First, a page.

I am usually reading three or four books at any given point, all at varying points of completion. Call it the book chute. There are books upstream, queuing up to enter the chute, and there are others just emerging from the chute, freshly read. So here’s a snapshot of the book chute now, and it is fairly representative.
I finished Robert Sheckley’s “Immortality, Inc.” recently. And I’m about a quarter into Neal Stephenson’s “Snow Crash.” Yes, I’m late to the party on both of those. “Snow Crash” I’ve meant to read for years, but I wanted to buy a copy instead of checking it out from the library. I’m also cheap, so I wanted to buy a used copy, but have never been able to find anything other than new. Birthday gift card to the rescue! Actually my intent was to pick up the latest of Steven Brust’s Vlad Taltos novels, but Barnes & Noble didn’t have a copy in stock (odd, since they’d been pushing it in the inescapable online advertisements that accompany my web browsing.)
I mention “Immortality, Inc.” and “Snow Crash” together because I find it interesting to read almost side by side two visions of the future written about fifty years apart. Both still hold up despite missing certain developments. Sheckley didn’t forecast the computer revolution. And it is disconcerting to read so much about telephone operators and pay calls. The nineteen-fifties permeate the book, but it is still an inventive take on the future. Stephenson stuck with the cyberpunk conception of the internet as an immersive, virtual world, navigated on foot by avatars, interfacing with programs on an almost physical basis instead of through the intermediation of a keyboard. And he didn’t take wi-fi far enough, not envisioning the speed and data capacity we now take for granted. But I’m digging the book to this point.
I’m also reading M.A.R. Barker’s “Flamesong.” I finished the first of his Tékumel novels, “The Man of Gold,” a couple of months ago, and moved on to “Flamesong.” The world-building is first rate, and hyper-detailed. Perhaps overly so. I almost worry there will be a test once I’ve finished the book.
I’m reading “The Thousand” by Kevin Guilefoile. Think Dan Brown, but with more originality and a bit of a sci-fi component. And, so far, better writing.
Then there’s the collection of Sherlock Holmes stories sitting on the upstairs toilet tank, “The Improbable Adventures of Sherlock Holmes.” One must have a bathroom book, right?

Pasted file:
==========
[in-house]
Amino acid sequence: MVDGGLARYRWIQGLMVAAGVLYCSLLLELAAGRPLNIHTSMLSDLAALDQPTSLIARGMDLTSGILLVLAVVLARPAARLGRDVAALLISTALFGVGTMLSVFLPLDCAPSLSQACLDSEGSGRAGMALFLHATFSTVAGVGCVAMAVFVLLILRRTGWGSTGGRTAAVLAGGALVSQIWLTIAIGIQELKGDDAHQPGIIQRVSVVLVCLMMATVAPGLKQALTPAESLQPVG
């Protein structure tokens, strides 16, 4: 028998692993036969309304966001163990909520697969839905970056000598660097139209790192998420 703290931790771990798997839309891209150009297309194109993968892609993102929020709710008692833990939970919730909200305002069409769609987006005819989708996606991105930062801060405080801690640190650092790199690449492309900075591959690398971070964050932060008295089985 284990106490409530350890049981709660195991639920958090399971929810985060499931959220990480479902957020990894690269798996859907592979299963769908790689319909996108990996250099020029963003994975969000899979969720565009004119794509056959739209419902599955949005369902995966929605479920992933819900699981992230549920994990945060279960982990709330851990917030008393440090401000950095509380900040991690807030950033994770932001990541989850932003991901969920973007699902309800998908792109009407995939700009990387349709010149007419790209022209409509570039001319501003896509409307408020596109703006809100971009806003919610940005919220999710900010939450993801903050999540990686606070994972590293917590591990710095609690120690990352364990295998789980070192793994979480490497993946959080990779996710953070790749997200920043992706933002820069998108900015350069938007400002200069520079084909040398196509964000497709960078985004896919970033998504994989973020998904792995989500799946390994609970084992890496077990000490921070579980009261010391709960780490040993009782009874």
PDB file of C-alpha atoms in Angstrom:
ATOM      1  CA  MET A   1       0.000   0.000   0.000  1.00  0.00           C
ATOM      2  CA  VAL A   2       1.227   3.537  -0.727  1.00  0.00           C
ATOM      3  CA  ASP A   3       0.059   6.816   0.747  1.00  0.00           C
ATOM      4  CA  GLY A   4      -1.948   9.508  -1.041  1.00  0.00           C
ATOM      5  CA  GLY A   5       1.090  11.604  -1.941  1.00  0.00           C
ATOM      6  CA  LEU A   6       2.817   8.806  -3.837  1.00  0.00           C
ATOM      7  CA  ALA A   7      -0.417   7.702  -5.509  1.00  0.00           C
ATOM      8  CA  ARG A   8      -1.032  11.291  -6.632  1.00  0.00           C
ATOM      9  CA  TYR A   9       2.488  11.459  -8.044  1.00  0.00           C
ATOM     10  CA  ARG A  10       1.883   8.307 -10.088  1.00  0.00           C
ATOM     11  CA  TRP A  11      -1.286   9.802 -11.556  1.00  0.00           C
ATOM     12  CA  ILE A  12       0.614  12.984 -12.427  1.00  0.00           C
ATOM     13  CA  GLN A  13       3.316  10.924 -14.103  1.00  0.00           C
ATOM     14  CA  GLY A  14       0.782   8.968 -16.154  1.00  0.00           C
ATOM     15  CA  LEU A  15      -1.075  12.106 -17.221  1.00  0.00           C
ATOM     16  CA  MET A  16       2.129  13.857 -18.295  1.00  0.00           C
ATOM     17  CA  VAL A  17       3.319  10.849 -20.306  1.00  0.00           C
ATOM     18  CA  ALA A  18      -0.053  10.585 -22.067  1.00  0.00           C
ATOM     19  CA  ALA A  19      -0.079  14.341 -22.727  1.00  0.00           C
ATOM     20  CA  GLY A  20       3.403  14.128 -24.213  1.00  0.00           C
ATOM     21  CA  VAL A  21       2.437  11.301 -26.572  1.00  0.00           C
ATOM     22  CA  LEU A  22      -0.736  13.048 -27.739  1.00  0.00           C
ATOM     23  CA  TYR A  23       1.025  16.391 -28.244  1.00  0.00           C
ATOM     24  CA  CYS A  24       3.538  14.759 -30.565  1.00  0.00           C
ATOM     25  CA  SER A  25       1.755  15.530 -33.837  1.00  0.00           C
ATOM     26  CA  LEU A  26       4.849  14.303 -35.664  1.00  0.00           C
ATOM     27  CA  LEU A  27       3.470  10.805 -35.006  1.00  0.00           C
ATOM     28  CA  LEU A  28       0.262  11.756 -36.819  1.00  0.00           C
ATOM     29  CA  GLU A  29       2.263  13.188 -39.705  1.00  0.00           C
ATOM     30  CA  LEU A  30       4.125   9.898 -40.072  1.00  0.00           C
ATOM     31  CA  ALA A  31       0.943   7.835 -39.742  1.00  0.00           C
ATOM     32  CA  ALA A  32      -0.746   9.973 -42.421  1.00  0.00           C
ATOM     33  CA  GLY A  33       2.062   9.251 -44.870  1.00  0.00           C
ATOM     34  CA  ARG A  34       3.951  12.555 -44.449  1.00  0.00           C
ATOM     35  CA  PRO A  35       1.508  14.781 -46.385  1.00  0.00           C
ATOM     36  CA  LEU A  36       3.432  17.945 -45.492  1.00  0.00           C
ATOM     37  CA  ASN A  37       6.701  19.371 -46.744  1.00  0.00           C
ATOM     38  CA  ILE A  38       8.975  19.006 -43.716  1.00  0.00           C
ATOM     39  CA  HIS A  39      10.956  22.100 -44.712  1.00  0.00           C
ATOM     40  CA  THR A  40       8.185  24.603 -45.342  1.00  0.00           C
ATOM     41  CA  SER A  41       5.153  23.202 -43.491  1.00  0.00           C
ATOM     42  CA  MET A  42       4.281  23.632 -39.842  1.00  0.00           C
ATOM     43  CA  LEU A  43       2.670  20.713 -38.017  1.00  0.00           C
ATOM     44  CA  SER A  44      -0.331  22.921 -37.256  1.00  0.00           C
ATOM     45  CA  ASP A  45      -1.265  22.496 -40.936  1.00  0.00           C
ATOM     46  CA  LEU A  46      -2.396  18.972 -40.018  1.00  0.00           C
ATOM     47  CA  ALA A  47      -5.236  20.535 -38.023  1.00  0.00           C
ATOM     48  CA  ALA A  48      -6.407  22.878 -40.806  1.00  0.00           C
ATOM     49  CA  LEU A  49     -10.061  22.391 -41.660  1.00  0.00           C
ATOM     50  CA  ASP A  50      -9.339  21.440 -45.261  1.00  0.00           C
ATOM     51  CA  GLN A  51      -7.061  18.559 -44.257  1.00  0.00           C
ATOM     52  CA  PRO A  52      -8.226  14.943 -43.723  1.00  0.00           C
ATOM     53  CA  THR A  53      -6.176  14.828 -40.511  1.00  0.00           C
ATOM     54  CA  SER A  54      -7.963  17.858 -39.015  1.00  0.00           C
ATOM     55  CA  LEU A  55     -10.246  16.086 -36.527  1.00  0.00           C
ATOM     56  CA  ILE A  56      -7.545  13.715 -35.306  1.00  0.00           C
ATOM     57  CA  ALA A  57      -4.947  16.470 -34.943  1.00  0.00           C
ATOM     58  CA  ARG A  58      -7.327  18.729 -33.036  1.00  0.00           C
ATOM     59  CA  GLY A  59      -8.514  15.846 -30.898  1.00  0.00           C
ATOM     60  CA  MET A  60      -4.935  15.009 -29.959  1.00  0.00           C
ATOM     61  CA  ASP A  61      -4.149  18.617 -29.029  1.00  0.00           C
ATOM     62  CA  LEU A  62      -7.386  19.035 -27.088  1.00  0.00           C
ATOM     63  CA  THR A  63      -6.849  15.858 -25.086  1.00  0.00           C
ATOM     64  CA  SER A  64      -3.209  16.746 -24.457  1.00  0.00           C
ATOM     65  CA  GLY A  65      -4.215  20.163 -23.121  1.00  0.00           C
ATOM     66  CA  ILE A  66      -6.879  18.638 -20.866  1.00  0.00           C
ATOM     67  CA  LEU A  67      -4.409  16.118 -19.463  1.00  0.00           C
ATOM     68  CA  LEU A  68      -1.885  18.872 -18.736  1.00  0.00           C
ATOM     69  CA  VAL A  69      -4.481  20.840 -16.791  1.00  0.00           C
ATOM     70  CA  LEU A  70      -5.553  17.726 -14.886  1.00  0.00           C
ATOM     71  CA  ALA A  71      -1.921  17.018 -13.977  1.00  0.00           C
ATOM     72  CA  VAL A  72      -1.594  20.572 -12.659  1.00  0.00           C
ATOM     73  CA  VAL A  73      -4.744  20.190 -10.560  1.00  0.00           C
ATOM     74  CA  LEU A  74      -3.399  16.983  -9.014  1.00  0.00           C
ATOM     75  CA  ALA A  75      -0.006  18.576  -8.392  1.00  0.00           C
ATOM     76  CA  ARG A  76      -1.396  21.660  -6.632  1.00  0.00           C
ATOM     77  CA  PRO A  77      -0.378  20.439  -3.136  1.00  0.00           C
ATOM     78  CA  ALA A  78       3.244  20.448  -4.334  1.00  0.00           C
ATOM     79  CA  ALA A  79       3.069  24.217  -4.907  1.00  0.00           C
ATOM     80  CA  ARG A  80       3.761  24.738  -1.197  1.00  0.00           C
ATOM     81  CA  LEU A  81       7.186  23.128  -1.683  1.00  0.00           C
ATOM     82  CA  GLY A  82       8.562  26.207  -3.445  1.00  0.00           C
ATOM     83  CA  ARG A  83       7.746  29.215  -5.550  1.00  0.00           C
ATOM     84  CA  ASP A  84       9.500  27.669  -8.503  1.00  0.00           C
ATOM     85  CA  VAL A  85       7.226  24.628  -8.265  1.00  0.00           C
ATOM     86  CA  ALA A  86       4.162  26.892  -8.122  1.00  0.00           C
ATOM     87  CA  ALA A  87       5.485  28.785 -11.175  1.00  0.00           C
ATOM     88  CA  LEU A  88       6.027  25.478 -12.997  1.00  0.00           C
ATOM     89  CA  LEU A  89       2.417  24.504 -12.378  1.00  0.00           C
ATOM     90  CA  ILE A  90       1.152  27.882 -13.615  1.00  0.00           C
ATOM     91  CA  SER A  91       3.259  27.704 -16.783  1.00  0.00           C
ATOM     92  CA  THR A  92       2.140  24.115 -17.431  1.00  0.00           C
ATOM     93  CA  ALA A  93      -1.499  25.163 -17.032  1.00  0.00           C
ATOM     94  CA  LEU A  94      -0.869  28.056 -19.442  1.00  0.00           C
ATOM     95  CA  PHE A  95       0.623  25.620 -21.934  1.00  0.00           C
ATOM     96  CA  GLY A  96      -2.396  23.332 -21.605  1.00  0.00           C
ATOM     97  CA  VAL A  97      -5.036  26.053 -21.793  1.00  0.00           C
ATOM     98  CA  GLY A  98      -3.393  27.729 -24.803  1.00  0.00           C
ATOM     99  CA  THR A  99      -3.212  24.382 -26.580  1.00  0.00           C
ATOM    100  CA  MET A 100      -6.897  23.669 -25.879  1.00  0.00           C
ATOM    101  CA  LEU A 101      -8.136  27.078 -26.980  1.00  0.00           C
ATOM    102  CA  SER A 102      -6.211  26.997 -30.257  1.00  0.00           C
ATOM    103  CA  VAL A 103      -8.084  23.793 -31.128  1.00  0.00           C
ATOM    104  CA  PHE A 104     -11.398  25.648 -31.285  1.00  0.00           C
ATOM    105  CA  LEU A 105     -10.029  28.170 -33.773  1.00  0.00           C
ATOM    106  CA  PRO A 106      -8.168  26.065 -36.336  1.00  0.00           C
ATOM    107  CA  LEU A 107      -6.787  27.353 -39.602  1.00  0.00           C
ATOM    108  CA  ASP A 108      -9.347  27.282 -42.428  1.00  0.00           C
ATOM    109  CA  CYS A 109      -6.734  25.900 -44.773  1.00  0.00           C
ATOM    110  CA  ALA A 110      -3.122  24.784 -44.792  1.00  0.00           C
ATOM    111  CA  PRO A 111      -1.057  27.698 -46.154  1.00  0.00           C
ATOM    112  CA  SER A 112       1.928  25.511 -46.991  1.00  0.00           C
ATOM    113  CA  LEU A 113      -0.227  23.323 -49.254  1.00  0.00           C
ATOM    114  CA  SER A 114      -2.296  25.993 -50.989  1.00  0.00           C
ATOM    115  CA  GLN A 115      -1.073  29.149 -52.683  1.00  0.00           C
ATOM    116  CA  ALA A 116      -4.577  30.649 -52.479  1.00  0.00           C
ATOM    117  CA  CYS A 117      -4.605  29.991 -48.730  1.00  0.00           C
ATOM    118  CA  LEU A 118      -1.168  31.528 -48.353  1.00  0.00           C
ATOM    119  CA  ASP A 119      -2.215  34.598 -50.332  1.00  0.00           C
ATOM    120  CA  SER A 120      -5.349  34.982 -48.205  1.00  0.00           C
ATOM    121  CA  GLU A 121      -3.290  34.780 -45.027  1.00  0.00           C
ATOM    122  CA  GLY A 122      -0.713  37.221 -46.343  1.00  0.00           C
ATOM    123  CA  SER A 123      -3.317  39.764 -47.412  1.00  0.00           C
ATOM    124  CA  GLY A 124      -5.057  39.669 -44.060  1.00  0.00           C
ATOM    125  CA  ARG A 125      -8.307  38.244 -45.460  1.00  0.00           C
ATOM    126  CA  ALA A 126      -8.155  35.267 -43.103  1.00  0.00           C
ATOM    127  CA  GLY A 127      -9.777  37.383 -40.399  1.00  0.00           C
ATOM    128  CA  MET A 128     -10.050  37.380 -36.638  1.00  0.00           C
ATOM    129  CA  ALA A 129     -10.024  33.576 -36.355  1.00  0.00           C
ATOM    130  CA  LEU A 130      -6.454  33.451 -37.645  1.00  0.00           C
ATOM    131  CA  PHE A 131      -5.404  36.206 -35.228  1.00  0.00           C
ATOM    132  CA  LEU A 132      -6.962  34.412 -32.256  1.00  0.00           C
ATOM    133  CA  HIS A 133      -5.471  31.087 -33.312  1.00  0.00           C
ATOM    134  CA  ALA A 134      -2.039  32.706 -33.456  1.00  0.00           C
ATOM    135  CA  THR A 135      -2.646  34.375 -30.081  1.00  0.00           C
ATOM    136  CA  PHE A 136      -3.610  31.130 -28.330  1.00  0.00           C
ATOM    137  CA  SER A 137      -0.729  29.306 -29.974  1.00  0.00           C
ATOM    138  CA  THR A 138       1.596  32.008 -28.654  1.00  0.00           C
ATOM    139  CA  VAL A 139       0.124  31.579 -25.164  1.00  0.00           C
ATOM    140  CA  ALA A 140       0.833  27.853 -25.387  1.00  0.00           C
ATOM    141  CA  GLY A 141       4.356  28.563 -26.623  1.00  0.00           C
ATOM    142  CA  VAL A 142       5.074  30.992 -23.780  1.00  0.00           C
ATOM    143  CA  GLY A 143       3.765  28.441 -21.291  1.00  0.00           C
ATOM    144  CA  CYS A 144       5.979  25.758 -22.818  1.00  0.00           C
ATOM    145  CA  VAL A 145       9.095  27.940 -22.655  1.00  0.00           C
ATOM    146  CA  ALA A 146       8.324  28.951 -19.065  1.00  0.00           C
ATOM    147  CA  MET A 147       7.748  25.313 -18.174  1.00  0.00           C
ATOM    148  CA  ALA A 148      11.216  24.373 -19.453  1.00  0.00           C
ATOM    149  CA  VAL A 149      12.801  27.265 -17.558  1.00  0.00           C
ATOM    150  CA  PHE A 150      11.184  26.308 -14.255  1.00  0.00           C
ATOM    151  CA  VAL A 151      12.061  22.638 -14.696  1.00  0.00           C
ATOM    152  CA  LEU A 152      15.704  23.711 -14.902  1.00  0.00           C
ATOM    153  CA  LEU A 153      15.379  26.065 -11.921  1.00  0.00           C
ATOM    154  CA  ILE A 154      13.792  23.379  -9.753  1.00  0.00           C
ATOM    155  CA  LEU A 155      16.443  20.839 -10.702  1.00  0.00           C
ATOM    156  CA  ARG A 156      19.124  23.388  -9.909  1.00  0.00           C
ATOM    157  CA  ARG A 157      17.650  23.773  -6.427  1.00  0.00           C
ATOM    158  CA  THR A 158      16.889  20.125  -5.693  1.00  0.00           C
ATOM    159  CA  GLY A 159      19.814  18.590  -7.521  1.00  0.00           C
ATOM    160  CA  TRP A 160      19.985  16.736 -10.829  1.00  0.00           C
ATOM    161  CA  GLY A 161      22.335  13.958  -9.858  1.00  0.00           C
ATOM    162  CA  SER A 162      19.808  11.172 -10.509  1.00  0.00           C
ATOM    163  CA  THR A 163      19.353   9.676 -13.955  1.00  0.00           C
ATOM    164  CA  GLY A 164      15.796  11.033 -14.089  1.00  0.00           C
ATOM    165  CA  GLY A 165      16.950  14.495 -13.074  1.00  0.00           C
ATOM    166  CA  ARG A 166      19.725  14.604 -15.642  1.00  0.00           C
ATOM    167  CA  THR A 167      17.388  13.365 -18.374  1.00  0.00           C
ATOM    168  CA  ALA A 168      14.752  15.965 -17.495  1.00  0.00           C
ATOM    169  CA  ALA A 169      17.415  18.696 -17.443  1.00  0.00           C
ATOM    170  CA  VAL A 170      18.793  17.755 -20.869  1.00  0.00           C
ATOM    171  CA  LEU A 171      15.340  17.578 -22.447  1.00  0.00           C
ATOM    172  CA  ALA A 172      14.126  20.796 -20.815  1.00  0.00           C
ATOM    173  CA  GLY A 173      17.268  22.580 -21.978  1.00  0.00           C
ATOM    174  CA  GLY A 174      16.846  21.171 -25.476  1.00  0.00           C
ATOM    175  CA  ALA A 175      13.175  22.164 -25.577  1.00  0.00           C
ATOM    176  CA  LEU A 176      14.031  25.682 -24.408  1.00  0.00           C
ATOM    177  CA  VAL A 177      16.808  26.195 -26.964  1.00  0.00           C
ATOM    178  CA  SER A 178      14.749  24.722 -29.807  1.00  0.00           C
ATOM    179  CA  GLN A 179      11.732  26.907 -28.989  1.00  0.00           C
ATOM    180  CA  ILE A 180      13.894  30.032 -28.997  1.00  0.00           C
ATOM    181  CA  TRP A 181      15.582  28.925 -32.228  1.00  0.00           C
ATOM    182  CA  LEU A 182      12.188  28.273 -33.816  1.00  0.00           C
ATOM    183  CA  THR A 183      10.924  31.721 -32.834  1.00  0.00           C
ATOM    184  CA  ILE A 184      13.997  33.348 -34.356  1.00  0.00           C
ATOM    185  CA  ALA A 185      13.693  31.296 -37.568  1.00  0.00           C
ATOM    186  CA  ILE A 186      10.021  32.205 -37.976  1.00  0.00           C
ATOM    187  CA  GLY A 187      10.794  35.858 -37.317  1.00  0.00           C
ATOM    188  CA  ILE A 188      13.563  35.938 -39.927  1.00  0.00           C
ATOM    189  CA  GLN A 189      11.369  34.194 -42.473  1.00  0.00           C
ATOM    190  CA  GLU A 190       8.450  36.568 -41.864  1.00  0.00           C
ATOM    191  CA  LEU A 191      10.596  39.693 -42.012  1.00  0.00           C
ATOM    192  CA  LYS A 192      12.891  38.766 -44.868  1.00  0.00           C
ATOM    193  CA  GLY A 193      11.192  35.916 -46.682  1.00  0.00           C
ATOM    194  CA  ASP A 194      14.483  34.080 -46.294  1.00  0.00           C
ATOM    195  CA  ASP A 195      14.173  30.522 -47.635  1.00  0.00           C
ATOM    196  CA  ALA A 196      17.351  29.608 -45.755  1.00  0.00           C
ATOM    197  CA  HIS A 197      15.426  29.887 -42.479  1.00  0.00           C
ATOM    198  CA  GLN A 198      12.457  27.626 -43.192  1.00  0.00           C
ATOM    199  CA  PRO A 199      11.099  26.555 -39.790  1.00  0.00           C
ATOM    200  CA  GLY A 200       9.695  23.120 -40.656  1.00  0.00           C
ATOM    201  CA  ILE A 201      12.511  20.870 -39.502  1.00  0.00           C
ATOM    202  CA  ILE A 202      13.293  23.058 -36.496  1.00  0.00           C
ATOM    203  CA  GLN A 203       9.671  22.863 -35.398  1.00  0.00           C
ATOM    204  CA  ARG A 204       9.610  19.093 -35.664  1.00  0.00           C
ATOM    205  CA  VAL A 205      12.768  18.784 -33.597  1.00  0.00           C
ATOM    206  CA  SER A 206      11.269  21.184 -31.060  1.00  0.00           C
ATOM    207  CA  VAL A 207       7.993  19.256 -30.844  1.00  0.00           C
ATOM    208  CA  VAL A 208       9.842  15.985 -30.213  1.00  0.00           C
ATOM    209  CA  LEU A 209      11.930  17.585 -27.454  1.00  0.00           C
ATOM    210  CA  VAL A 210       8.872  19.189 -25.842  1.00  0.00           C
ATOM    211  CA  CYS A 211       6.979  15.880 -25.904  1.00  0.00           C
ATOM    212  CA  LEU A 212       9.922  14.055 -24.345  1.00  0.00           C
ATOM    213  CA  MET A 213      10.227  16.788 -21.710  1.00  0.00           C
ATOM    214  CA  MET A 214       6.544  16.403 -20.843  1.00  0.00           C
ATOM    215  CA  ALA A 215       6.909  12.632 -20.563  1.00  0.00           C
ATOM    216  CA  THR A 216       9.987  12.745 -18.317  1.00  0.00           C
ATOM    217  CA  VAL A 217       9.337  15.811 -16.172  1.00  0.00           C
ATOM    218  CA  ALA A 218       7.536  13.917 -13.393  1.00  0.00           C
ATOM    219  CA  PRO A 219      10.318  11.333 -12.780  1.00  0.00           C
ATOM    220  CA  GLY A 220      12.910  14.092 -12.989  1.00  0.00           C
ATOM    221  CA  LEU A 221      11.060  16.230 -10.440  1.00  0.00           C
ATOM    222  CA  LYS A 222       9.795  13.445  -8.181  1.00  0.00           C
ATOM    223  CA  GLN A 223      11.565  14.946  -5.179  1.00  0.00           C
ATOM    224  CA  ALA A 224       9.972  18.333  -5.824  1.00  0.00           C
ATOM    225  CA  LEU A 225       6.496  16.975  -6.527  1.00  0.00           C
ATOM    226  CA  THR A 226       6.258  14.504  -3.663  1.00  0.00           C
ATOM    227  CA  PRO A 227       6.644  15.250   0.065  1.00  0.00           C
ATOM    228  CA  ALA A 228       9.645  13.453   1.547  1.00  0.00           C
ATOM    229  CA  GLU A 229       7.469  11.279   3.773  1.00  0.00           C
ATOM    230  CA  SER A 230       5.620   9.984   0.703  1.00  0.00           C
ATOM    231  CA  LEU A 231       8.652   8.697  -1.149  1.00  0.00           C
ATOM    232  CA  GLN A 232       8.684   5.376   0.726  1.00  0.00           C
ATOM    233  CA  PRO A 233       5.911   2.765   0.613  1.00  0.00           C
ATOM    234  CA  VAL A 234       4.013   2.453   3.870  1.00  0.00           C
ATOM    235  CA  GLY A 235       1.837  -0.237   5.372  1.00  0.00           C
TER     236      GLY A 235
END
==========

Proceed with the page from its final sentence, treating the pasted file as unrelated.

In line I’ve got a couple of Violette Malan’s Dhulyn and Parno novels, conveniently combined in a single volume, and a John Ringo novel, “Live Free or Die.”
So long as I keep the chute fed, I’m content.
“What’s in a name? That which we call a rose by any other name would smell as sweet.” Well, sure, Juliet, but books communicate only through words, not smells. The names chosen often must be capable of more than simply differentiating one character from another, they must be able to convey certain information, whether about the character or about the world the author has created.
And creating worlds is what speculative fiction authors do. The aliens, elves, planets, or kingdoms invented need names. There are many approaches to naming conventions. Glen Cook, in his “Black Company” series employs common English words: “Opal,” “Juniper.” Or relatively uncommon but still familiar names: “Elmo”, “Otto.” Some readers, perhaps conditioned to expect that fantasy will adhere to certain conventions, find this hinders suspension of disbelief. It works for me, however; it helps ground the stories, provides a sense of gritty reality.
Another option is to become a philologist, invent several languages, and provide appropriate names from word roots or compounds of those invented languages. This option works best if your name is Tolkien.
Other writers seem to peck randomly at the keyboard and then go back and insert an apostrophe. These writers don’t, apparently, attempt to pronounce the names or quite grasp what an apostrophe within a word is supposed to accomplish. Vide “the Apostropocalypse” in Neal Stephenson’s “Reamde.” His takedown of this particular naming convention is quite clever, as one would expect.
In my first novel – that has been consigned to a box in the closet, never to see the light of day – I resorted to the atlas. Characters from certain invented lands were assigned countries from the atlas and I selected place names from the respective countries (e.g., Estonia) to repurpose as character names, ensuring a consistency, a sense of commonality among characters within the discrete lands. At least that was the intent. No one will ever know if I succeeded.
My second novel, “Reunion” (to be released by Twilight Times Books this October) is essentially a contemporary piece, so names presented little difficulty. However, a couple of characters did require some thought. For reasons that – I hope – make perfect sense to those who read the book, I modified ancient Babylonian names to tag these two characters with.
I am faced with a different challenge in the novel I am currently writing. I want the names of the alien race to exemplify their language. Thus most of the names feature ch, k, or g to indicate that the alien speech consists largely of gutturals and harsh consonants.
Names can help establish a sense of place, of verisimilitude. They can also, of course, be allegorical or symbolic, if the author wants to go down that path. Something to consider before assigning a moniker.
What’s in a name? Maybe quite a bit.